You guys have heard me say it before, I’m sure. If not then I’ll say it again, I love the concept of fate. It’s as intangible as anything can come, but I can’t help but feel that is there. The instances that have spurred this post may seem trivial to some of you, but they have meaning to me.
One of my favorite movies is “500 Days of Summer”. It is a movie about fate, love and soul mates. If you haven’t seen it, do yourself a favor, and watch it. I love this movie because at the climax of the story the protagonist, Tom, begins to doubt his faith in fate and soul mates. At this point he undergoes a transformation of character, a paradigm shift if you will, and his mind stops focusing on his heartache and narrows it’s sights on the one true goal that he has stopped going after: a career as an architect and embracing the art he loves.
Anybody that knows me can tell you that I relate to Tom’s character more than any other character I’ve ever watched. This is why this is one of my favorite movies. In Tom, I see myself. In love with my craft, but to afraid to truly go after it.
Now, this instance by itself is not enough to spur me into action. Tom’s story, while it emotionally moves me, is still just a story. It doesn’t connect to anything. However, after watching it for the second time the other day, it did motivate me to start reading up on writing styles, techniques, etc. and so I picked up a book that has been long overdue for me to read, “On Writing” by Stephen King. Another thing, that if you haven’t taken the time to partake, you should. I haven’t finished reading it yet, but there is one message that King has made sure was inescapable to any reader, creativity and ideas don’t always come from within. Sometimes it takes two seemingly unrelated events or themes to create a fully developed idea.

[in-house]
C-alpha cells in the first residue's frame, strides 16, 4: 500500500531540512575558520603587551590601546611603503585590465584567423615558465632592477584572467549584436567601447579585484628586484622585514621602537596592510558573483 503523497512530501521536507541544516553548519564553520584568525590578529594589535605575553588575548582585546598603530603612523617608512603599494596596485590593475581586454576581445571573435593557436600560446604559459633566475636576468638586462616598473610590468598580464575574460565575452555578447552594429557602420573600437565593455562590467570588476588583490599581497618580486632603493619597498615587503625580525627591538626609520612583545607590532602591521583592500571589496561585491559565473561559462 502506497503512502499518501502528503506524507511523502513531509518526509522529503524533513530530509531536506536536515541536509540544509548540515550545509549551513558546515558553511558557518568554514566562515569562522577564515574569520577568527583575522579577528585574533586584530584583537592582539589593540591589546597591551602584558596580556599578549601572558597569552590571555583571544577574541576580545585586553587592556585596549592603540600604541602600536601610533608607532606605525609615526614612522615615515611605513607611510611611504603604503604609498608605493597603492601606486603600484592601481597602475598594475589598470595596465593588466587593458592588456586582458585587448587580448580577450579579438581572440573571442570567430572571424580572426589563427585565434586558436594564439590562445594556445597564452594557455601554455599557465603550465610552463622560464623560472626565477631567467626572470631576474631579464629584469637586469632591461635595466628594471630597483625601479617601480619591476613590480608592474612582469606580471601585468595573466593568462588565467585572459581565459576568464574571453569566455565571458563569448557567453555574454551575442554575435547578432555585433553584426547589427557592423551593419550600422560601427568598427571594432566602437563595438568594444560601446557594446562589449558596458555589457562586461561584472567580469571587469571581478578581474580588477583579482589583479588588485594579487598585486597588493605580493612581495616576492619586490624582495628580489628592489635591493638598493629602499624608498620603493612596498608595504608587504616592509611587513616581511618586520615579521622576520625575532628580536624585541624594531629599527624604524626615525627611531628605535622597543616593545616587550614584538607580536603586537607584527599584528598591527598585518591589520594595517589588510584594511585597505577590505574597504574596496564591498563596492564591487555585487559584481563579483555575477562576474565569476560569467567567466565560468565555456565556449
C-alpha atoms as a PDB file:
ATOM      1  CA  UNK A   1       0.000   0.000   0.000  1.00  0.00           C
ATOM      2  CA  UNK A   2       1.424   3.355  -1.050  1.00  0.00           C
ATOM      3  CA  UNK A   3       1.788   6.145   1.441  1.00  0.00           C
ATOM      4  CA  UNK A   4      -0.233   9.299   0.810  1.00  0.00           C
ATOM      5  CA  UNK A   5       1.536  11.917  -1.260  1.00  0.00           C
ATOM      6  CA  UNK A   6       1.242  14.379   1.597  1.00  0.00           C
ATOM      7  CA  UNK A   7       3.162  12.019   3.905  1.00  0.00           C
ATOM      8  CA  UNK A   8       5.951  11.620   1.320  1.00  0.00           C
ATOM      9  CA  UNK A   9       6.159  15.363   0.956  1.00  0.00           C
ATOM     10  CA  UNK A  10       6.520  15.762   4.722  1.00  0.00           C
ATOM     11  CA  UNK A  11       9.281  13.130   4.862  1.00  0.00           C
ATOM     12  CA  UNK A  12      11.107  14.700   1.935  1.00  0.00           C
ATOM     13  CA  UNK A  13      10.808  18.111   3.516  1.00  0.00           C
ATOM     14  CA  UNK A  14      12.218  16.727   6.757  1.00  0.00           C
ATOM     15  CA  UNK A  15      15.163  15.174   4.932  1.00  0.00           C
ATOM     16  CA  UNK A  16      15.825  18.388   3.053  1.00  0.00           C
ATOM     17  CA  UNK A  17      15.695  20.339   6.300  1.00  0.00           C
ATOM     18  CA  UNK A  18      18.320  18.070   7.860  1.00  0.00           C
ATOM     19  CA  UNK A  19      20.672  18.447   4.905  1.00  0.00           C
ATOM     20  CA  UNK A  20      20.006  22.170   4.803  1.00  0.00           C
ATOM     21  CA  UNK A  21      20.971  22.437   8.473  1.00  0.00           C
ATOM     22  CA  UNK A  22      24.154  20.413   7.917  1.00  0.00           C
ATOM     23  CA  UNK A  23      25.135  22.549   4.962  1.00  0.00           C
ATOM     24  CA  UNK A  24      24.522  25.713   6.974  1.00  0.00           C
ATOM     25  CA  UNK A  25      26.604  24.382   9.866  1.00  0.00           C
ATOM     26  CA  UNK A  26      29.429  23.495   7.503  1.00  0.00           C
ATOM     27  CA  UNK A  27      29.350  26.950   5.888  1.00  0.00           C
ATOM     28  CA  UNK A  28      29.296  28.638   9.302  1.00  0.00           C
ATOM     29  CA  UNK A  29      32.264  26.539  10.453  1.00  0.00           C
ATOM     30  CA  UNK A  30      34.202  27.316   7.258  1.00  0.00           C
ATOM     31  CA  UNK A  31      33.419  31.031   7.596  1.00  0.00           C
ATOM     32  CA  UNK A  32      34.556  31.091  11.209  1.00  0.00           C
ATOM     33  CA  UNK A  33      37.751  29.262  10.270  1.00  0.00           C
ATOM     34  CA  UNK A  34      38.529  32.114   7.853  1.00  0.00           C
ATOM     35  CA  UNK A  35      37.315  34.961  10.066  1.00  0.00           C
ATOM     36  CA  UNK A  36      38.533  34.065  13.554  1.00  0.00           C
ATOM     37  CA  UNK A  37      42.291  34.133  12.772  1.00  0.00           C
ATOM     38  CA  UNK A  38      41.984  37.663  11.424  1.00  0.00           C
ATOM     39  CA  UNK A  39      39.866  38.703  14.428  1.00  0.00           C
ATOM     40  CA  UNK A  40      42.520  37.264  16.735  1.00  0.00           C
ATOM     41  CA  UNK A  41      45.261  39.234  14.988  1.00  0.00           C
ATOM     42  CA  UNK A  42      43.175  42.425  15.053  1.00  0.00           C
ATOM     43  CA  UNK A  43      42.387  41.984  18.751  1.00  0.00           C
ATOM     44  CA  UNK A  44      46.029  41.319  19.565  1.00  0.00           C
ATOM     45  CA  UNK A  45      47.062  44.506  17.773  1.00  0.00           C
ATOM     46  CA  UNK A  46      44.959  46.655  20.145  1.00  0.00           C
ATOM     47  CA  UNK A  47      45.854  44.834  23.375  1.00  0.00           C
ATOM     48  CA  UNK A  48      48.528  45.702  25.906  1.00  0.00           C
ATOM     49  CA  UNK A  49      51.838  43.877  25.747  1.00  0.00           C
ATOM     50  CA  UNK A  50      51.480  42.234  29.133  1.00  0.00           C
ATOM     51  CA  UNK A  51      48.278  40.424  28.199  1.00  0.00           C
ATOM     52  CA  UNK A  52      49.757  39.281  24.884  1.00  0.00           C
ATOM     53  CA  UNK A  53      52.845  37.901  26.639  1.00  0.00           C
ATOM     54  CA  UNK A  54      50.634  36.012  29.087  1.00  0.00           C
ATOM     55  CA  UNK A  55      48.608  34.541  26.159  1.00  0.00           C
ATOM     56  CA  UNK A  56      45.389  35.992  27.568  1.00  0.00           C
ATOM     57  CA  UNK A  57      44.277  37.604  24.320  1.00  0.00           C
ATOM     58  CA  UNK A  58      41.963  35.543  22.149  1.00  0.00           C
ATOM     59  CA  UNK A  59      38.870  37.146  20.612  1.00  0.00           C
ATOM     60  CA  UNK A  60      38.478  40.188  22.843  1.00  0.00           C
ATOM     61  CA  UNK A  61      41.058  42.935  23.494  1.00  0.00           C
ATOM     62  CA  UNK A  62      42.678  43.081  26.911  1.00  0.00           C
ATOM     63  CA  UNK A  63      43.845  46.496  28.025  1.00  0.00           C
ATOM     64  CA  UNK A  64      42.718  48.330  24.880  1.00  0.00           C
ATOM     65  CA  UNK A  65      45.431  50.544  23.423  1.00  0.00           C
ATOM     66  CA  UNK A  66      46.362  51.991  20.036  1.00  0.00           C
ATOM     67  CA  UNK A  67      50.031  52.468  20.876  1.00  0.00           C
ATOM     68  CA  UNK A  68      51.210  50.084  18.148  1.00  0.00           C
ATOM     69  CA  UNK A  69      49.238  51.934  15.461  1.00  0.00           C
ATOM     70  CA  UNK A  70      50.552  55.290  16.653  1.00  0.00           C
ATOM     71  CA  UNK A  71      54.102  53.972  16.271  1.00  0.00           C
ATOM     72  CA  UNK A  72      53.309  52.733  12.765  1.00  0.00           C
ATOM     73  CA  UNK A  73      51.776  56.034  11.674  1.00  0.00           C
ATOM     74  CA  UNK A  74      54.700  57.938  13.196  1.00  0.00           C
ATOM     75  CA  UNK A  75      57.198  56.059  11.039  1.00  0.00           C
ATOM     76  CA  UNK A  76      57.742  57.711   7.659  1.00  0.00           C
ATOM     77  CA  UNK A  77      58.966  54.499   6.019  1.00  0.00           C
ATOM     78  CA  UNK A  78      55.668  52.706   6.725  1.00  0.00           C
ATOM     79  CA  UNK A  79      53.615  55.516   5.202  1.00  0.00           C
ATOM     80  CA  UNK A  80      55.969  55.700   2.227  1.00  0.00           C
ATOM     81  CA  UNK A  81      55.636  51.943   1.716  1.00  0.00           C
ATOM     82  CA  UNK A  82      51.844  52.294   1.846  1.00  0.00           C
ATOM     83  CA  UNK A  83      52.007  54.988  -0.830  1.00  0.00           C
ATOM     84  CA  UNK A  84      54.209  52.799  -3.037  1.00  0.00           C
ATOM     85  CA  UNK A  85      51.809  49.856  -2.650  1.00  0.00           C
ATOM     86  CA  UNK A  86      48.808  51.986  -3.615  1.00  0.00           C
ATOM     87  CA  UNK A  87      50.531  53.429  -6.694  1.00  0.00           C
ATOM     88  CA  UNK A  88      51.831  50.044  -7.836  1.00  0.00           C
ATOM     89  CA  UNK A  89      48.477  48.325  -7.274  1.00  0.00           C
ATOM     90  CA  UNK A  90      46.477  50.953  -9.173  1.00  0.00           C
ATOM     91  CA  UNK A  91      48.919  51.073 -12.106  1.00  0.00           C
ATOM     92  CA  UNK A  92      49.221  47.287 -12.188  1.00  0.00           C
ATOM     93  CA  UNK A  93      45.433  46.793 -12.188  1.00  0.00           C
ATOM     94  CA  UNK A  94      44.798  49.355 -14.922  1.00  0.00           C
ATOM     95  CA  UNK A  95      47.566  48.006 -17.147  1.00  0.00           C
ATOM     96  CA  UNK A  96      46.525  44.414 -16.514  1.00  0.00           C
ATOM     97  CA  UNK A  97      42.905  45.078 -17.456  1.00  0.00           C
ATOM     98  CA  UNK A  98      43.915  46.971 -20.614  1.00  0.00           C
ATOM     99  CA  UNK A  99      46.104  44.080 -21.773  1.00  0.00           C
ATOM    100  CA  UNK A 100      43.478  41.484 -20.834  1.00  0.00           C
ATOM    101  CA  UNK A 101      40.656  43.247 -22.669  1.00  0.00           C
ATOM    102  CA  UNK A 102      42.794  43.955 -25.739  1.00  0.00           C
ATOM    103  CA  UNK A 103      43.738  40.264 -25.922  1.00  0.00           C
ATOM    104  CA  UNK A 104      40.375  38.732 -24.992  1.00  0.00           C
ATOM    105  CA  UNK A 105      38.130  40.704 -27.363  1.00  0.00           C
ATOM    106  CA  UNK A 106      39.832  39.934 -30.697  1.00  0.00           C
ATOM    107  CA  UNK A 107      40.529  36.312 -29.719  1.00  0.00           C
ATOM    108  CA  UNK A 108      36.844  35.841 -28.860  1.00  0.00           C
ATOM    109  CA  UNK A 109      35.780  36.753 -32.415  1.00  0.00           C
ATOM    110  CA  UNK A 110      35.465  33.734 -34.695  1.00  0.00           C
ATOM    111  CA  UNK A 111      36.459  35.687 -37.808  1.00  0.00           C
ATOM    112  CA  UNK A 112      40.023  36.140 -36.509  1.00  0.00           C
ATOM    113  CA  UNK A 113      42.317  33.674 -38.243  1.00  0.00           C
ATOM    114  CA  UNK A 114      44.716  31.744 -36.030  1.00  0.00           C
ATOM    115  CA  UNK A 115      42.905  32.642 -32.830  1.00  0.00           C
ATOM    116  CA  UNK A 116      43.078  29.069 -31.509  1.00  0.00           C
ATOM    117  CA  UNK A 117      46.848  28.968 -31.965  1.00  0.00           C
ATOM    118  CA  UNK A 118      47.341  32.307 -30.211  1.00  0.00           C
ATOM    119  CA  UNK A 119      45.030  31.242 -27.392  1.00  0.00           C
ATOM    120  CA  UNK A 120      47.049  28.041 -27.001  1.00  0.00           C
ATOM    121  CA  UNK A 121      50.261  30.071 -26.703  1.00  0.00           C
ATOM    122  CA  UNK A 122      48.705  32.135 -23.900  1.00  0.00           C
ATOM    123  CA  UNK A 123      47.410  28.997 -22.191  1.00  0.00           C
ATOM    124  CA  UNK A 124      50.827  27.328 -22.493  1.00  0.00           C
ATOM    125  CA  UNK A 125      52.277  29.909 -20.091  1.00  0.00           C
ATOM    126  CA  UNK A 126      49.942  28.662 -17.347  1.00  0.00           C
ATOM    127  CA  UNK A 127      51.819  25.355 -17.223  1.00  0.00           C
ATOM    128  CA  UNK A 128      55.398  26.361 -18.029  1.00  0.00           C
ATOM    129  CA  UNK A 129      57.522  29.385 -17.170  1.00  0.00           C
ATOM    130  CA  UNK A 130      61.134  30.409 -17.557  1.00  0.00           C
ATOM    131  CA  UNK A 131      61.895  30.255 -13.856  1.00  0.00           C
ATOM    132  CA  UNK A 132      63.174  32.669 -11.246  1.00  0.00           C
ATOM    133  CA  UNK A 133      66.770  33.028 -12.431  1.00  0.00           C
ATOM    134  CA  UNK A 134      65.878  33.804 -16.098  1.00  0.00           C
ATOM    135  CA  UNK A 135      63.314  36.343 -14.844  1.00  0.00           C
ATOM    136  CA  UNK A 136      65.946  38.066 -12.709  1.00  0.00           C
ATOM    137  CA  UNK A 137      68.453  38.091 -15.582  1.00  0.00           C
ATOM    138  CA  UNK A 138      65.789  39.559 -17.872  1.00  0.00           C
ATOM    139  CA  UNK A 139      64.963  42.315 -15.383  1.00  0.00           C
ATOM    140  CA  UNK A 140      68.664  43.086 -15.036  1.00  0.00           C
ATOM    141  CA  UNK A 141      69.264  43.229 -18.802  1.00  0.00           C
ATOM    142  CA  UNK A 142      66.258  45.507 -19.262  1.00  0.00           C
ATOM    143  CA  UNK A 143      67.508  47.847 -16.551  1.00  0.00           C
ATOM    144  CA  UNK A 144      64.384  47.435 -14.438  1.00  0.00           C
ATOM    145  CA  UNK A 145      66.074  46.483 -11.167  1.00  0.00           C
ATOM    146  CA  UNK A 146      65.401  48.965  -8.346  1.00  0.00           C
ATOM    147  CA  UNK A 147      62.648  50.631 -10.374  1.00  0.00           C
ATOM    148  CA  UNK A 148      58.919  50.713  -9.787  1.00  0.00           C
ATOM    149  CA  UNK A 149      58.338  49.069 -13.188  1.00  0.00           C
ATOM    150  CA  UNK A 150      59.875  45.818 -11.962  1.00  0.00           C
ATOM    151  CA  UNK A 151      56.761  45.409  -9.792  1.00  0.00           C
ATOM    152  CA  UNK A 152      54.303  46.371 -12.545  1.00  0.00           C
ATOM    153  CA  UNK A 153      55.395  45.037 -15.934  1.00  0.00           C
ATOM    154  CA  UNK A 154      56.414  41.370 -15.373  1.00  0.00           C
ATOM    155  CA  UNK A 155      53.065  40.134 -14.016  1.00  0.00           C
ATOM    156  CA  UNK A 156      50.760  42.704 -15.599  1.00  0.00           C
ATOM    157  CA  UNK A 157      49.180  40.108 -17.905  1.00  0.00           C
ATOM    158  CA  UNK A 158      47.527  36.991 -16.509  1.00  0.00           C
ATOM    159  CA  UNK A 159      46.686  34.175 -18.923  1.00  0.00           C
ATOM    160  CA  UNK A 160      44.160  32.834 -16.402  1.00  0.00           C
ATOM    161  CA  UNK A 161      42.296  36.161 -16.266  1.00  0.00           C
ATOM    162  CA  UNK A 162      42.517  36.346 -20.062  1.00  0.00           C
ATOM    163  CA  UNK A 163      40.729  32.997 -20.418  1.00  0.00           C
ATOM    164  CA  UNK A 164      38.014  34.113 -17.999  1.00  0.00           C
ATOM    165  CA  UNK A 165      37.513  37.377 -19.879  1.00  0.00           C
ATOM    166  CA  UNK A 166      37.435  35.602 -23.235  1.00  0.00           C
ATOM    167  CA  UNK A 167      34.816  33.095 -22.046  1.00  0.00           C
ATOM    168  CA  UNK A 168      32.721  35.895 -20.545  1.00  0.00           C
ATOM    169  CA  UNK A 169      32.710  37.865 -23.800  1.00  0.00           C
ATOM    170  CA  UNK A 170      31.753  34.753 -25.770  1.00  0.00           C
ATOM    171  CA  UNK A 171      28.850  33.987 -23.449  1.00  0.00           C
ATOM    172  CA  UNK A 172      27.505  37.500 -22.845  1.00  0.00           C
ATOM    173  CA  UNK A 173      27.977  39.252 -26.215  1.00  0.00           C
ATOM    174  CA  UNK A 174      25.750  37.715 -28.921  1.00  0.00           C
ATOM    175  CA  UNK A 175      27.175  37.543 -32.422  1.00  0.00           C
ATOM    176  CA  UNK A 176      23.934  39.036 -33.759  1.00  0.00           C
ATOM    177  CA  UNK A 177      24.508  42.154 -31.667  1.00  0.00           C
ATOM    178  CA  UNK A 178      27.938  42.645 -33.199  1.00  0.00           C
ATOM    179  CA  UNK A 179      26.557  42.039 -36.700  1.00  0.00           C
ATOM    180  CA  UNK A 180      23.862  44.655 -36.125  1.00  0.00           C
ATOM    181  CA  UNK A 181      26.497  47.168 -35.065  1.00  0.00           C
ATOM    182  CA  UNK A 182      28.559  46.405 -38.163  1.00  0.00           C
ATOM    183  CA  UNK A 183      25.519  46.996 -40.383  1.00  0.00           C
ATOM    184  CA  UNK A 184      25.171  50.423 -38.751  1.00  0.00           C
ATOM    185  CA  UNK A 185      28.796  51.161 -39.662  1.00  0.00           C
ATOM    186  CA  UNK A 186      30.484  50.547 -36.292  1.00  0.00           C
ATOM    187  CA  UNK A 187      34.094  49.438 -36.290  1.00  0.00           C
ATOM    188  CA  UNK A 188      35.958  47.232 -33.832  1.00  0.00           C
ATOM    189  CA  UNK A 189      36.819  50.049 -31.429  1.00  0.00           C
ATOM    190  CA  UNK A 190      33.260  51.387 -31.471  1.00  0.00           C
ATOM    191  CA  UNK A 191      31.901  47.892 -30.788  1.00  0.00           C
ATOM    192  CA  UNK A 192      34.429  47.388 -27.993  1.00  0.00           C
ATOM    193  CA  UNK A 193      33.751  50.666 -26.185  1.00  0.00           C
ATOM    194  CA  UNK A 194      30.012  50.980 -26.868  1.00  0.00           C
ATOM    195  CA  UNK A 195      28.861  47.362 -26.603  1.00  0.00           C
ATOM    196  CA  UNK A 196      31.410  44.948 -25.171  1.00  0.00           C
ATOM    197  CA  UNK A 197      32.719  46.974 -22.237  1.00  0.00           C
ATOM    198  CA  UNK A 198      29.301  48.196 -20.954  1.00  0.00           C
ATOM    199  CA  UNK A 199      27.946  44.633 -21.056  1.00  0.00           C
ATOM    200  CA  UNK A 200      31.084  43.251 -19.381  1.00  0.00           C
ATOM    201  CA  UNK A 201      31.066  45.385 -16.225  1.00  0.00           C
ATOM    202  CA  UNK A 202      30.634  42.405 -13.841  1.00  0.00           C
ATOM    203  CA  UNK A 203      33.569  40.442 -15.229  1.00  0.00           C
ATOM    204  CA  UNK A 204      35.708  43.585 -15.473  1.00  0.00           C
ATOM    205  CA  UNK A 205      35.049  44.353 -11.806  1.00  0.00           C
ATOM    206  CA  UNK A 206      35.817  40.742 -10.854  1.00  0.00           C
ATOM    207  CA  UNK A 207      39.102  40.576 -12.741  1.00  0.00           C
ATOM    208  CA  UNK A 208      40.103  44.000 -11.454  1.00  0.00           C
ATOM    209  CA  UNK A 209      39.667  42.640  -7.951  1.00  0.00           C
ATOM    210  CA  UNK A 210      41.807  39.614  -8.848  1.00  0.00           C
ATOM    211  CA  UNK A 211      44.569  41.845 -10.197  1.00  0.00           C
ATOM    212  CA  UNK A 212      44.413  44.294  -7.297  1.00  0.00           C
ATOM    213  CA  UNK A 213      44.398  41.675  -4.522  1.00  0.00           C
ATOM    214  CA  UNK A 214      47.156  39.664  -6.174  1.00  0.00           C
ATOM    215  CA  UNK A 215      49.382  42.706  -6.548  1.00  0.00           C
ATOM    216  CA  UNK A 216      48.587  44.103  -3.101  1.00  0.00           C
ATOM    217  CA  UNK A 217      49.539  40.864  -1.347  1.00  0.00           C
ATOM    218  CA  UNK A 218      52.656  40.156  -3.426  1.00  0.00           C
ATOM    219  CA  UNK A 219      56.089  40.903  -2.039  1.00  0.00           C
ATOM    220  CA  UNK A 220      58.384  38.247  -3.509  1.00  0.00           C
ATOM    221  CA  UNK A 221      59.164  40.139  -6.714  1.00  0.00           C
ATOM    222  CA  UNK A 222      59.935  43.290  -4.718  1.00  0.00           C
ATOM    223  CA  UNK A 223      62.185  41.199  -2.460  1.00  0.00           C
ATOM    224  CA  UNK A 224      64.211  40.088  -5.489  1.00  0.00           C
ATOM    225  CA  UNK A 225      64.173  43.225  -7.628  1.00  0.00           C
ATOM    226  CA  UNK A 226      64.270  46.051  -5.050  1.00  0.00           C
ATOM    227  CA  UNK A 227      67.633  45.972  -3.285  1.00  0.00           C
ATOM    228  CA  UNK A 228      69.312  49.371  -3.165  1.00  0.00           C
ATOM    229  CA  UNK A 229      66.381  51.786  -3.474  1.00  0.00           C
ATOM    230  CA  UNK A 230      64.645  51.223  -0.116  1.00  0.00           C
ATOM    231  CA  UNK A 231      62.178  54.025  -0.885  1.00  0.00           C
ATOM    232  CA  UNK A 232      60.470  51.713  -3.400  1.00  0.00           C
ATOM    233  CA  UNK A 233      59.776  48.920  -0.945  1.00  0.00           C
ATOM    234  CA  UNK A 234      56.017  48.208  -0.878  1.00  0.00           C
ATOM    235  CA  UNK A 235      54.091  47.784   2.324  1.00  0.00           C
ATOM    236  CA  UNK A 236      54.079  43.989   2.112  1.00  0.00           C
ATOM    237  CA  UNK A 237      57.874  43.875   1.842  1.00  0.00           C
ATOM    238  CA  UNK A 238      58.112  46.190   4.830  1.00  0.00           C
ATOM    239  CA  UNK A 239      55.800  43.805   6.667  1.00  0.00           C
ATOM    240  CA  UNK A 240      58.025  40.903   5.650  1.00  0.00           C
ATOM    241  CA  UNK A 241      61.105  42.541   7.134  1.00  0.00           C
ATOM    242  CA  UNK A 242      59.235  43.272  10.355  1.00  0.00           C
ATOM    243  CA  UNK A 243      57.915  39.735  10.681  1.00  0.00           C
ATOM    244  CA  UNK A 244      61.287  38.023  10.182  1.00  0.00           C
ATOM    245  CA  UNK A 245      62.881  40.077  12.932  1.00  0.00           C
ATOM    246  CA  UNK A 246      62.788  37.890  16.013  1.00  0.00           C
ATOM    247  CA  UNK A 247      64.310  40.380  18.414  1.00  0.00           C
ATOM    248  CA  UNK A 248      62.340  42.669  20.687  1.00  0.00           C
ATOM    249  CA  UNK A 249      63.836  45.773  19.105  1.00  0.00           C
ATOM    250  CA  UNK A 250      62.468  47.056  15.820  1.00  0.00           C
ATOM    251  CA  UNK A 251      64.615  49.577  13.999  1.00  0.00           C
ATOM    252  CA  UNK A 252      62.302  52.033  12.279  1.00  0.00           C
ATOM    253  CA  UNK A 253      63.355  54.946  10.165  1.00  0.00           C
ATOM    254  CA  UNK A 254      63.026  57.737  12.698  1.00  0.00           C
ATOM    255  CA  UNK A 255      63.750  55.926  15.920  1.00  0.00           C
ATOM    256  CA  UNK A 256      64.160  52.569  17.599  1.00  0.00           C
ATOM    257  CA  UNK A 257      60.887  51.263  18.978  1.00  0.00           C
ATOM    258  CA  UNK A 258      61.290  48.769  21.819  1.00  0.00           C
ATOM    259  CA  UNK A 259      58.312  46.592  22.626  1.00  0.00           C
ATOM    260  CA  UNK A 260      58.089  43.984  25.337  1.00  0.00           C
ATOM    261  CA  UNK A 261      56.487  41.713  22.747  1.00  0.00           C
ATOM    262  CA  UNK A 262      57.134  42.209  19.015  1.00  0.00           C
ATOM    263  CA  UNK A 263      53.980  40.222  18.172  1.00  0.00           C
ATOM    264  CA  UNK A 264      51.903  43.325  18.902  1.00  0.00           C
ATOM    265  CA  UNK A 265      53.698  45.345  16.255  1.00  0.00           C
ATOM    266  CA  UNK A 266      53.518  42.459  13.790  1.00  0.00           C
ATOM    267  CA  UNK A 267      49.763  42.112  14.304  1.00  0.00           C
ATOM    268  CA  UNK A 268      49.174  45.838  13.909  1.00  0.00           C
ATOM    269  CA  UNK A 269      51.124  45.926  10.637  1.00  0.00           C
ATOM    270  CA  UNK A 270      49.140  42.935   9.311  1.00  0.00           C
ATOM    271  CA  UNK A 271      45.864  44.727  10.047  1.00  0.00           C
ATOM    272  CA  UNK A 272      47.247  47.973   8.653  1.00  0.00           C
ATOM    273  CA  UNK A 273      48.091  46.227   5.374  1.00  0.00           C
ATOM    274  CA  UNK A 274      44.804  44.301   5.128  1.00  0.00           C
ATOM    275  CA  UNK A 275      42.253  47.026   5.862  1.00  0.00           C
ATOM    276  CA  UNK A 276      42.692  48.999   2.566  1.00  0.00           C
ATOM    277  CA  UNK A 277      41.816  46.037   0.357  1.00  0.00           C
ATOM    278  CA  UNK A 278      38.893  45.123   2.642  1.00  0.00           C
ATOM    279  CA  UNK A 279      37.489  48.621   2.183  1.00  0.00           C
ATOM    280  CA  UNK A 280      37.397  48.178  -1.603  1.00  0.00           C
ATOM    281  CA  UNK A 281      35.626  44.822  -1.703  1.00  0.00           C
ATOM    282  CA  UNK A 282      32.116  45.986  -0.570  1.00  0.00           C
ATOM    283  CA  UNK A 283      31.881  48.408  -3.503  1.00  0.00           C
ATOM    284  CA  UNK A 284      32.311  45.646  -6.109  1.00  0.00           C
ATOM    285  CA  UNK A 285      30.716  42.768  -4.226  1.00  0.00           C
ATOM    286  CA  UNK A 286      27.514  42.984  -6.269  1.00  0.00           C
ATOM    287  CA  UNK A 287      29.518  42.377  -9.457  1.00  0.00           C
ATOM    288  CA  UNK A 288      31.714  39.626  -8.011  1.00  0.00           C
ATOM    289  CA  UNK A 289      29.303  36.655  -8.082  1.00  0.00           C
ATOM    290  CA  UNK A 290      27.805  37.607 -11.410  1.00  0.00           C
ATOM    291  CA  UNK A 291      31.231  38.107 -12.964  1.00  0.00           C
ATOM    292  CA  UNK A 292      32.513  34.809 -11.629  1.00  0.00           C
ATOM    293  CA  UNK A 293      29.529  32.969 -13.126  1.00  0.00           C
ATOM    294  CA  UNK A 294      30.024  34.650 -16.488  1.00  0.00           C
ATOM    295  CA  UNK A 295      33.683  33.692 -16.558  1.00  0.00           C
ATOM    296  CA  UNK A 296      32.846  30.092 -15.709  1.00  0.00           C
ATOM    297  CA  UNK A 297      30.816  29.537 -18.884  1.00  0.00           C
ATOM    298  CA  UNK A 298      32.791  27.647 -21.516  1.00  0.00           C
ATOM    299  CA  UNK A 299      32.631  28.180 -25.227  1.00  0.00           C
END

Now flash forward, or back again depending on how you look at it, and I found myself watching “500 Days of Summer” for a third time, and finished it not but twenty minutes ago. However, as I was watching it, my computer monitor, sitting on my desk to the right of my entertainment stand, was flashing through my picture albums on it’s screensaver and an image appeared that triggered an idea in my mind. Here is the image.
These things, King’s ideal, the image and the movies idea of fate instantly clicked in my mind, and I tucked them all away until the end of the movie (sorry, it’s a good movie!). Afterwards I hopped on my PC here and instantly thought of starting up my story with this new breath of inspiration. But before I started writing, I thought about what I wanted my message about fate to be. I instantly thought of a quote that I vaguely remember hearing before about there being two types of fate. So, I instead turned to my browser.
Okay, so here’s the climax and the Grand Poobah of the story. I typed in Google, the phrase “quotes about two types of fate”, and guess what my top number one search result was for. It came from IMDB for the page for “500 Days of Summer”! You can imagine my instant reaction with euphoric exaltation.
I know it still might seem trivial, but it’s the small things that link the big things together. So, I encourage each of you to look around your life or the lives of those around you and find the themes that link everything together for you!